The Nebraska Legislature begins its 2013 session Wednesday without a looming crisis facing the state. Nevertheless, lawmakers will have to make some big decisions about the future.
One of the biggest decisions is whether or not to expand Medicaid, as allowed under federal health care reform, to cover up to 100,000 more Nebraskans.
One key lawmaker who favors the idea is Sen. Kathy Campbell, chairwoman of the Health and Human Services Committee.
Sen. Kathy Campbell
Federal tax dollars are supposed to pay all the costs of expansion for the first three years, gradually declining to 90 percent after that. But Gov. Dave Heineman has said the state can’t afford the portion it would be left responsible for. In November, he said that expense would draw money away from other needs.
“If Medicaid expands, let me tell you who’s going to get hurt: state aid to the Lincoln Public Schools, to the Omaha Public Schools, to the Bellevue Public Schools, the Kearney Public Schools,” Heineman said. “Funding to UNK, UNO, the Med Center
Gov. Dave Heineman
As the governor’s comments suggest, the amount of funding for schools from state sources, like sales and income taxes, as opposed to local property tax, will be up again for debate. The Legislature has cut state aid below what the formula called for in recent years. But in the process it removed controls on future growth. Sen. Greg Adams, outgoing chairman of the Education Committee, said that leaves the state facing a huge jump in projected aid it can’t afford.
“Originally, we were looking at a 20 percent increase in state aid to schools” under the formula, Adams said. “There have been revisions to that now that look more in terms of 10-11 percent. We’re not going to see 20 percent. We really probably cannot afford to see a 10 percent increase. So what we need to do is put some controls back on that get us somewhere, I think, between a 5 and 6 percent range.”
Meanwhile, the governor has proposed boosting state funding for higher education nearly $50 million by 2015, in exchange for commitments from the University of Nebraska and the state colleges to freeze tuition for the next two years.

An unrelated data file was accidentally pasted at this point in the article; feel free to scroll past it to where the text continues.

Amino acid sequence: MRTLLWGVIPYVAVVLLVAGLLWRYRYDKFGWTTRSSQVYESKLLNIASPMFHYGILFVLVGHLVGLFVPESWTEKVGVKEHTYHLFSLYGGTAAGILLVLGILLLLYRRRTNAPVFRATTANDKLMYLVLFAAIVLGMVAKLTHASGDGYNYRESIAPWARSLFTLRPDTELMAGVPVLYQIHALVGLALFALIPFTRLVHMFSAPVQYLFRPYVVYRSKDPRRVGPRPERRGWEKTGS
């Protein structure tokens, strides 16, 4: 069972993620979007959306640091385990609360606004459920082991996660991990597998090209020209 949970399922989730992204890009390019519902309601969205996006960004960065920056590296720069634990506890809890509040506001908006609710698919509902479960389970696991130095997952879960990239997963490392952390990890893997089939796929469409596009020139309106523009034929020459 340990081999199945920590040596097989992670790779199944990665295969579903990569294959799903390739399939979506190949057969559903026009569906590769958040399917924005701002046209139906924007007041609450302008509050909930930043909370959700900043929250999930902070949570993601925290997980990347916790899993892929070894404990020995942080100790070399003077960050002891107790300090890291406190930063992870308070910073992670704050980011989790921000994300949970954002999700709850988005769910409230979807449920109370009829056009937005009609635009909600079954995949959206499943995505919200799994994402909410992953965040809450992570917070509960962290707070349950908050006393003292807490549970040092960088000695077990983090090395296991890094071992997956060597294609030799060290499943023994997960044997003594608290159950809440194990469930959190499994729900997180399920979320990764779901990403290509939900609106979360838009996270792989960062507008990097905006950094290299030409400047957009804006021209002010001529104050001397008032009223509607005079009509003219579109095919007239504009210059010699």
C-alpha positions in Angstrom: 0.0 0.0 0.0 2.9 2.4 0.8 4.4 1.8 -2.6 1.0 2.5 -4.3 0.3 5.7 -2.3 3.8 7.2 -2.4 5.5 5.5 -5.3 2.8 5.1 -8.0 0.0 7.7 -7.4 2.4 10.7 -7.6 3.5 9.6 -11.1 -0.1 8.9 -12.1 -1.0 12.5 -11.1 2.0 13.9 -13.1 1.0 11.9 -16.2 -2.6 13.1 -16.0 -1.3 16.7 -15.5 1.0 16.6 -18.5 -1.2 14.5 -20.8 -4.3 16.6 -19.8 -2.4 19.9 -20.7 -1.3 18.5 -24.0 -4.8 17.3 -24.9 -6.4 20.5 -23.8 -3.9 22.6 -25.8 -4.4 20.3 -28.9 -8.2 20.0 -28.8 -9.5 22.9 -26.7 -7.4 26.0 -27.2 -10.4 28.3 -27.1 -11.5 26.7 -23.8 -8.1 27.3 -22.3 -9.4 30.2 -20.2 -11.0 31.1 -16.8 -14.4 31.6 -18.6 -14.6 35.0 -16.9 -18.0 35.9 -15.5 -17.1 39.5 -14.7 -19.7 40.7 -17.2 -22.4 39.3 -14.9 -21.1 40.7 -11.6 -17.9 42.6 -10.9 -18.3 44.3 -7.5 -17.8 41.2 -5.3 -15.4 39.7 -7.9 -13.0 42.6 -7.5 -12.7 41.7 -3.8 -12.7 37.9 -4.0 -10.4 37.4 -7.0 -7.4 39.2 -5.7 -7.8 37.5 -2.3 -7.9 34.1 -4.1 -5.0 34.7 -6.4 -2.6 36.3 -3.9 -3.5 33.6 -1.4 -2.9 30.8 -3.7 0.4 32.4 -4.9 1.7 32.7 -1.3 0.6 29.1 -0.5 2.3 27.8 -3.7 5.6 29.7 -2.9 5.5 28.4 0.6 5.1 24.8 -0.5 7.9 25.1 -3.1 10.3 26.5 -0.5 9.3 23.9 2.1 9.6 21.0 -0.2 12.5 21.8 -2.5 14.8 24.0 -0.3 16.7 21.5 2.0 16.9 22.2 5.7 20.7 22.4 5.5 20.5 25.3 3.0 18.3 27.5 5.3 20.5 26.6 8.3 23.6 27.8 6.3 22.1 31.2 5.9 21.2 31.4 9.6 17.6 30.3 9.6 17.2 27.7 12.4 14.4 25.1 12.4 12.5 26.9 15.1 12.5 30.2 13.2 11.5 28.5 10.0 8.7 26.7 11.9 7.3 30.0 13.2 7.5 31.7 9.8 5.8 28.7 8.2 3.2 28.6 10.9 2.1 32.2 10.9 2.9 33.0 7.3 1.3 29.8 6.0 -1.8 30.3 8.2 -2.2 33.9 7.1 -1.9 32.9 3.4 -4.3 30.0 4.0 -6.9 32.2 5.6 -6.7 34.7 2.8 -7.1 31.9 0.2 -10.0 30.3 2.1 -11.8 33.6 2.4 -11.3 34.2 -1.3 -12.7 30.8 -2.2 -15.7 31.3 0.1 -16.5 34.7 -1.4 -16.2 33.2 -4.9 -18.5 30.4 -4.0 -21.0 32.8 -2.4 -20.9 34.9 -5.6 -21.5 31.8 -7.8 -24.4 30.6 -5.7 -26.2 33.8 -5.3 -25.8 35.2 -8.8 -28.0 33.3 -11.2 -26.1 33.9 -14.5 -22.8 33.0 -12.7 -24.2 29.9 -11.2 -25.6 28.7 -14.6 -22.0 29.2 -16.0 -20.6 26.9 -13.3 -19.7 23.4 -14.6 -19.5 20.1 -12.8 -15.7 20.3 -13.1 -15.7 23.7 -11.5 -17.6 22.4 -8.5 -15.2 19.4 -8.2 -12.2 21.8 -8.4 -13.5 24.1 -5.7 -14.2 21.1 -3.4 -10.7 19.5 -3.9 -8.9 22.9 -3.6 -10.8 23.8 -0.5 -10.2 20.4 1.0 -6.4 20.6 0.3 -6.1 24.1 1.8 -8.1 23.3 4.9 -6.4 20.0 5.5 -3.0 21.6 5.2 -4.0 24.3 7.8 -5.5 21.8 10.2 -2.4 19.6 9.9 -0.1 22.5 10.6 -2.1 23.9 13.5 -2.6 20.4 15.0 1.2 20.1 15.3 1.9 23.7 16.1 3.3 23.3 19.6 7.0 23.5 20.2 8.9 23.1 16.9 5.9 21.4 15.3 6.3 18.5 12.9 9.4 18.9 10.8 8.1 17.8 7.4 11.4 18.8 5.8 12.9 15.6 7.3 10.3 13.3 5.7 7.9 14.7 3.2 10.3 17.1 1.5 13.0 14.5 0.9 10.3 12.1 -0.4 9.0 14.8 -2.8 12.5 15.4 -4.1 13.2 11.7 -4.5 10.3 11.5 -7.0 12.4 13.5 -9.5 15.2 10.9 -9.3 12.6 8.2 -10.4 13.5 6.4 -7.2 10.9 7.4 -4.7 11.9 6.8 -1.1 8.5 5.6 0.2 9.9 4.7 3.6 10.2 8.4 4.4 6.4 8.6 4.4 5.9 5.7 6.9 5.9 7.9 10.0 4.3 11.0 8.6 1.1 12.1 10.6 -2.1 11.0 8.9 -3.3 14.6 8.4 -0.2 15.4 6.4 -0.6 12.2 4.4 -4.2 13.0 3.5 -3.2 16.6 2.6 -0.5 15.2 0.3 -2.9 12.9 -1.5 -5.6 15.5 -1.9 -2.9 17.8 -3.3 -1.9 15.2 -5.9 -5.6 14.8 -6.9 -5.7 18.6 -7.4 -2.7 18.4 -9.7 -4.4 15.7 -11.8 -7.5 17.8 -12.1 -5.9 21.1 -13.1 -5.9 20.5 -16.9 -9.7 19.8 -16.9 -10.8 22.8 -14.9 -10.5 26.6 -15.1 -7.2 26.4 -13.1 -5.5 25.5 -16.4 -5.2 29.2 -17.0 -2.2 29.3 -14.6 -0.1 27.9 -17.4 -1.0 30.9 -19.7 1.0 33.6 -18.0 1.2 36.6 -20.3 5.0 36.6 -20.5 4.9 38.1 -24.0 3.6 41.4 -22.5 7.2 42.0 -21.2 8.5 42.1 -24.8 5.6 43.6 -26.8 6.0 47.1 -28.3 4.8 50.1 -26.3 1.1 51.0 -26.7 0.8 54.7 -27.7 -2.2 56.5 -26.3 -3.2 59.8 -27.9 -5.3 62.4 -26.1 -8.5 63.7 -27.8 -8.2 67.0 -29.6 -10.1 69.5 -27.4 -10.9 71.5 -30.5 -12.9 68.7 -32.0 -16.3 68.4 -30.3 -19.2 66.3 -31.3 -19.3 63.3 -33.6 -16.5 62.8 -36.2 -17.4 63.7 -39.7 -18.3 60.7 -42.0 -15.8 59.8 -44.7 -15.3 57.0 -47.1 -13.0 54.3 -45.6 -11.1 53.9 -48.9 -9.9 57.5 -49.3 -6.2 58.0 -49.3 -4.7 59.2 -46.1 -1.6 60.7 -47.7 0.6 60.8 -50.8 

Whatever the level of state funding for education, it has traditionally been paid for out of the two main sources of state revenue: the sales tax and the income tax. Last year, the governor proposed significant cuts to the income tax; for this year, there have been rumblings he might even propose to abolish it.
The governor is not saying yet what he’ll put forward. But Sen. Galen Hadley, who’s running for chairman of the Revenue Committee, said trying to squash down income tax receipts would create pressure elsewhere. “If there is going to be a significant reduction in the income tax, it’s going to have to come from sales tax. That’s the only place that I can see,” he said.
One way to avoid simply raising sales tax rates would be to end existing exemptions to the sales tax. But Hadley warns ending exemptions is easier said than done. “Most of them are just common exemptions that every state has: ag inputs. Items for resale. Component parts,” Hadley said. “These are things that you just have to exempt because you can’t put Nebraska businesses at a disadvantage by putting a tax on a tax.”
Sen. Galen Hadley
Sen. Heath Mello, who helped negotiate a scaled-down version of Heineman’s tax cut proposal last year, said it would be better to take a step back and look at the big picture.
“I’m a big believer in looking at our property tax system more than our individual or corporate income tax system,” Mello said. “My underlying policy preference would be for the Legislature to really sit down together and explore the comprehensive approach of reforming our tax system, not simply trying to cherry-pick one area over another.”
There will be plenty of time to debate this and other issues, including a new two-year budget, questions of further reforms to the child welfare system, Access Nebraska -- the online social services intake system -- and proposals for charter schools.
As this is going on, Omaha Sen. Scott Lautenbaugh said, the personal dynamics will have changed. “We’re all going to have to figure out how to function together, with a very changed body,” he said.
Term limits forced out nine of the 49 senators last year, including the Speaker and the chairs of the Appropriations, Revenue, Transportation and Telecommunications, Banking, Commerce and Insurance, and Natural Resources Committees.
There will be 11 new senators this year, including Ernie Chambers, a former senator returning after being forced out by term limits four years ago. And while registered Republicans still dominate the officially nonpartisan Unicameral, their numbers have declined from 33 to 30, while Democrats have increased from 15 to 17, and independents from 1 to 2.
It should be a recipe for an interesting, and unpredictable, legislative session between now and its expected adjournment in early June.
Editor’s note: NET News will have continuing news coverage during the legislative session, during All Things Considered at 5:30 p.m. central, and during Morning Edition, at 7:06 a.m. Central on NET Radio, and on our website at netNebaska.org/news.